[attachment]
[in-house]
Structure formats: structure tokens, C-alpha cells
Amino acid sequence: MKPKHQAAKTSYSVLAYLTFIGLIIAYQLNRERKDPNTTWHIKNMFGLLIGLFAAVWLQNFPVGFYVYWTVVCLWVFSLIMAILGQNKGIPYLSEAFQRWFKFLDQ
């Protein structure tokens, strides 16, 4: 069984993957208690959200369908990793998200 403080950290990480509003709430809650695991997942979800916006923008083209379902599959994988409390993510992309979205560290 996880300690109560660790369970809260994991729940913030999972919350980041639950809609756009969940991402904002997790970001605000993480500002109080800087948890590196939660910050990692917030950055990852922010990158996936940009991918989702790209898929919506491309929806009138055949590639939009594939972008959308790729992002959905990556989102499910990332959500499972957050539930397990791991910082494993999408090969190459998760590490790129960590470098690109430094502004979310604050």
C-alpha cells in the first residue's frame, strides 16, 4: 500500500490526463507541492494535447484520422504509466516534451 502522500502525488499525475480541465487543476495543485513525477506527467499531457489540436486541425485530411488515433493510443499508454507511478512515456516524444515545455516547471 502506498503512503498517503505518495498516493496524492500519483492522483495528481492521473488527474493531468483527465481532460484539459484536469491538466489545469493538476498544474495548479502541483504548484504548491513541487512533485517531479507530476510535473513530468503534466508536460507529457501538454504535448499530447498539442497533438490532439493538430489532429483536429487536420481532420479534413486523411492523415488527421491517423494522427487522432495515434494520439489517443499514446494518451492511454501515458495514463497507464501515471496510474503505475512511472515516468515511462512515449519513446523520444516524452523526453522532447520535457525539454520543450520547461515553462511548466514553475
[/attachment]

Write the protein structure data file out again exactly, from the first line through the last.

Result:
[in-house]
Structure formats: structure tokens, C-alpha cells
Amino acid sequence: MKPKHQAAKTSYSVLAYLTFIGLIIAYQLNRERKDPNTTWHIKNMFGLLIGLFAAVWLQNFPVGFYVYWTVVCLWVFSLIMAILGQNKGIPYLSEAFQRWFKFLDQ
């Protein structure tokens, strides 16, 4: 069984993957208690959200369908990793998200 403080950290990480509003709430809650695991997942979800916006923008083209379902599959994988409390993510992309979205560290 996880300690109560660790369970809260994991729940913030999972919350980041639950809609756009969940991402904002997790970001605000993480500002109080800087948890590196939660910050990692917030950055990852922010990158996936940009991918989702790209898929919506491309929806009138055949590639939009594939972008959308790729992002959905990556989102499910990332959500499972957050539930397990791991910082494993999408090969190459998760590490790129960590470098690109430094502004979310604050």
C-alpha cells in the first residue's frame, strides 16, 4: 500500500490526463507541492494535447484520422504509466516534451 502522500502525488499525475480541465487543476495543485513525477506527467499531457489540436486541425485530411488515433493510443499508454507511478512515456516524444515545455516547471 502506498503512503498517503505518495498516493496524492500519483492522483495528481492521473488527474493531468483527465481532460484539459484536469491538466489545469493538476498544474495548479502541483504548484504548491513541487512533485517531479507530476510535473513530468503534466508536460507529457501538454504535448499530447498539442497533438490532439493538430489532429483536429487536420481532420479534413486523411492523415488527421491517423494522427487522432495515434494520439489517443499514446494518451492511454501515458495514463497507464501515471496510474503505475512511472515516468515511462512515449519513446523520444516524452523526453522532447520535457525539454520543450520547461515553462511548466514553475